By Martin Kelly
SNP Work and Pensions Spokesperson Dr Eilidh Whiteford MP has written to Secretary of State Iain Duncan Smith urging him to scrap the bedroom tax in its entirety, following last-minute amendments to the policy.
After facing months of criticism from charities and others, Iain Duncan Smith said approved foster carers, children with disabilities and adult children in the Armed Forces will be exempt from the bedroom tax and allowed an additional room.
However the SNP has pointed out that many of the most disadvantaged people in Scotland will still be blighted by the policy.
Commenting Dr Whiteford claimed the last minute changes demonstrated just how weak the controversial policy was.
Dr Whiteford said:
“The most disadvantaged people in Scotland, including single parents and disabled adults, will still be deeply affected, despite over 90 per cent of Scotland’s MPs voting against this iniquitous measure - which is why welfare policy should be decided in Scotland, which 64% of the Scottish people support, requiring the powers of independence.
The Bedroom Tax is set to have a disproportionate effect in Scotland due to the application of the size criteria to local authority owned temporary housing.
In Scotland over 50% of homeless temporary accommodation is local authority owned, compared to the rest of the UK where the bulk of temporary accommodation for homelessness provision is leased from the private sector, a problem which was recognised by Coalition Pensions Minister Steve Webb.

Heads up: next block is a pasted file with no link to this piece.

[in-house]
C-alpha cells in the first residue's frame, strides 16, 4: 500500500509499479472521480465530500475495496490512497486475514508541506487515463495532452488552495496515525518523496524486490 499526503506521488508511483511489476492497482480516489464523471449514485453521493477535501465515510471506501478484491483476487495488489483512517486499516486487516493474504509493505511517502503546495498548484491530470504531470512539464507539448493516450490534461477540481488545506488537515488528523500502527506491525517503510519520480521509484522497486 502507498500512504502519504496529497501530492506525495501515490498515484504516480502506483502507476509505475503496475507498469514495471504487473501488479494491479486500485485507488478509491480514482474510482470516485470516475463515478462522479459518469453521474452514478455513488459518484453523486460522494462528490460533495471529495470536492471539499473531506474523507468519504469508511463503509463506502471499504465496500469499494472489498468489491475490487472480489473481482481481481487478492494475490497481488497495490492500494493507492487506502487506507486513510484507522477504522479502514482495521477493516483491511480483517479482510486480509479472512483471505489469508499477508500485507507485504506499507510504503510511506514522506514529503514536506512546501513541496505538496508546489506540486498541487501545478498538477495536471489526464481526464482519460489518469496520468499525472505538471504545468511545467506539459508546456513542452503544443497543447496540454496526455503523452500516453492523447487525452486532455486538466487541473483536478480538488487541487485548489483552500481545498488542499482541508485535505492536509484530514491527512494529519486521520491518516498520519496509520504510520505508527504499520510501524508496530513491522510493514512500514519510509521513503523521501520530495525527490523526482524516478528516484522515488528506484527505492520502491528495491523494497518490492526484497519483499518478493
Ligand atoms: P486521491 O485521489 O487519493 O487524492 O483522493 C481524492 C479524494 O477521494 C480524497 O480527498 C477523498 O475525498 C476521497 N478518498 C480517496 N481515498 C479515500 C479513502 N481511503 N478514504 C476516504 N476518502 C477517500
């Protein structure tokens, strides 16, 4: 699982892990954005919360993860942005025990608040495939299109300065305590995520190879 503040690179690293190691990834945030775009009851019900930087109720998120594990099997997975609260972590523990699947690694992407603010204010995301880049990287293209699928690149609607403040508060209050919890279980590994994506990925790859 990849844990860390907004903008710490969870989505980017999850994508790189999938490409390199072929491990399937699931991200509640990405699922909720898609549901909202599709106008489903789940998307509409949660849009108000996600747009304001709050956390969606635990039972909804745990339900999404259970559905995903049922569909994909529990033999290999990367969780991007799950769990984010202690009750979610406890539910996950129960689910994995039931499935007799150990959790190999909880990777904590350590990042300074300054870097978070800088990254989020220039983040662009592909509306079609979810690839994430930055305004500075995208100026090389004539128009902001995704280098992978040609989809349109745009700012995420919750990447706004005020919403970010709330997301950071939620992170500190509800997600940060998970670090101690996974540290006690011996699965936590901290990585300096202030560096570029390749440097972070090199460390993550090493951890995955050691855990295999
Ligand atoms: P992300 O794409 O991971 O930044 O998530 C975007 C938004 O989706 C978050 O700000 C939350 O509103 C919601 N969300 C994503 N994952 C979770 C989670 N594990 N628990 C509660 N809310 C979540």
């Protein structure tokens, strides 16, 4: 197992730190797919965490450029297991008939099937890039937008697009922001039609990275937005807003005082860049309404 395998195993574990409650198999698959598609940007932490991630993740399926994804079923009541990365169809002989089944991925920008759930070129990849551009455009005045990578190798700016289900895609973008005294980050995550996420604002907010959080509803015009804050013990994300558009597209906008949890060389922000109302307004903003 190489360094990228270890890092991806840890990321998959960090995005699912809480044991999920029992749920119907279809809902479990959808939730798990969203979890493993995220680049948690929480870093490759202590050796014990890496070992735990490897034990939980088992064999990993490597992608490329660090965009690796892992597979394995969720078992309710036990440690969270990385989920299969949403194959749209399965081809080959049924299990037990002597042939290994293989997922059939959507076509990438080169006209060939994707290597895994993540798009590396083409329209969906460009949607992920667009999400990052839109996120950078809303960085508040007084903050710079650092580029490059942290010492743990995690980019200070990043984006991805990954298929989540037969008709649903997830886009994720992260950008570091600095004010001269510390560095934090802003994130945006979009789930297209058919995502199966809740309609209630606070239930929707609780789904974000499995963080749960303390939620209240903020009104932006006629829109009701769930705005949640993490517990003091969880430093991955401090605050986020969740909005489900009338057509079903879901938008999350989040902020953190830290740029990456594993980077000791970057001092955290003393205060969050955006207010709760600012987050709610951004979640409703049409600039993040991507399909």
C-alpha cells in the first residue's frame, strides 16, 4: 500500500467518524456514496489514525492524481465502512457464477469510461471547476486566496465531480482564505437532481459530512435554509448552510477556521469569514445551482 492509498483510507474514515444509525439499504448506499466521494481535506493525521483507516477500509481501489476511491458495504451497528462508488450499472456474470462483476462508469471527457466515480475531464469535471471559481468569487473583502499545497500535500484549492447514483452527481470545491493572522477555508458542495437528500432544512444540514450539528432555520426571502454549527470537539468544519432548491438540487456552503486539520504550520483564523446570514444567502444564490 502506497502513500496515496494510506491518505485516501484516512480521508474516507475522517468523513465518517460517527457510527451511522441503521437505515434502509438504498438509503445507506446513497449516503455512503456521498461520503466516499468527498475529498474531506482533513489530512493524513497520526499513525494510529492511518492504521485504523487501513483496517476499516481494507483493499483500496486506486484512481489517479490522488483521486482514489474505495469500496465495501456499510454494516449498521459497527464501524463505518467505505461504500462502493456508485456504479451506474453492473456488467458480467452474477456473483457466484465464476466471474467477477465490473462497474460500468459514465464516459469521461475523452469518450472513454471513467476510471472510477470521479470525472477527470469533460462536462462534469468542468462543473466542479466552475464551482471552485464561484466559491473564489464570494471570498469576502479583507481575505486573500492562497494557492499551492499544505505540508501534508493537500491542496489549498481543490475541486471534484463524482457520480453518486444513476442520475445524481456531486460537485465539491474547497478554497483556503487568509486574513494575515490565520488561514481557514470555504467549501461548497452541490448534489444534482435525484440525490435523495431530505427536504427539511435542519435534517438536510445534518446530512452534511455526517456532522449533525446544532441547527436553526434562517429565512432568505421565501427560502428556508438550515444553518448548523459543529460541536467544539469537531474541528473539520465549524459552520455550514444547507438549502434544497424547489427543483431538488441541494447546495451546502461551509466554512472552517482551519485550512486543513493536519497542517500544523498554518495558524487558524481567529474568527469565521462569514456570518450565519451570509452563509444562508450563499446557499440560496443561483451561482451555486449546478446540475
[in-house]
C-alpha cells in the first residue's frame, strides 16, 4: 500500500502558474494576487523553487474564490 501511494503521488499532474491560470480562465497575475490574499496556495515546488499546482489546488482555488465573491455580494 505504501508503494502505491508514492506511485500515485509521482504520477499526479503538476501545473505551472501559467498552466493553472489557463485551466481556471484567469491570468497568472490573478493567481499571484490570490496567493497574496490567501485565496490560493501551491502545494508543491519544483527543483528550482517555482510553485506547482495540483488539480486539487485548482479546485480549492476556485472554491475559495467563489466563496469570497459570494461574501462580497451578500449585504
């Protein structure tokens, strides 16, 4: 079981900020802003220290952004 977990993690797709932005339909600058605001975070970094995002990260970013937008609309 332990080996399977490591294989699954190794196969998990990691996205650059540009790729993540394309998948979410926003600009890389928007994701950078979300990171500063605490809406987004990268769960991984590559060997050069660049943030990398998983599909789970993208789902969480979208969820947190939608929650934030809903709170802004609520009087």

The SNP MP added: “Iain Duncan Smith has recognised there are major problems, so he should go one step further and scrap this unworkable and unfair piece of legislation. To ignore the plight of the many other people in society who will face the brunt of the bedroom tax is wrong and shambolic.”
The Labour described the announcement By Mr Duncan Smith as “rushed” and complained that it did not address concerns over households with a disabled person and the position of reservists.
Shadow Work and Pensions Secretary Liam Byrne said: "We have another rushed U-turn which offers nothing more and no protection for disabled children,"
Labour has already accepted that a Bedroom Tax is necessary and that the party plan to cut housing benefit costs, but have insisted they will restrict the benefit cuts to people who decline to move to smaller accommodation. However critics have pointed out that Labour have yet to provide detail relating to how far people may be expected to move, into which type of areas and whether vulnerable householders living close to family or carers will be exempt.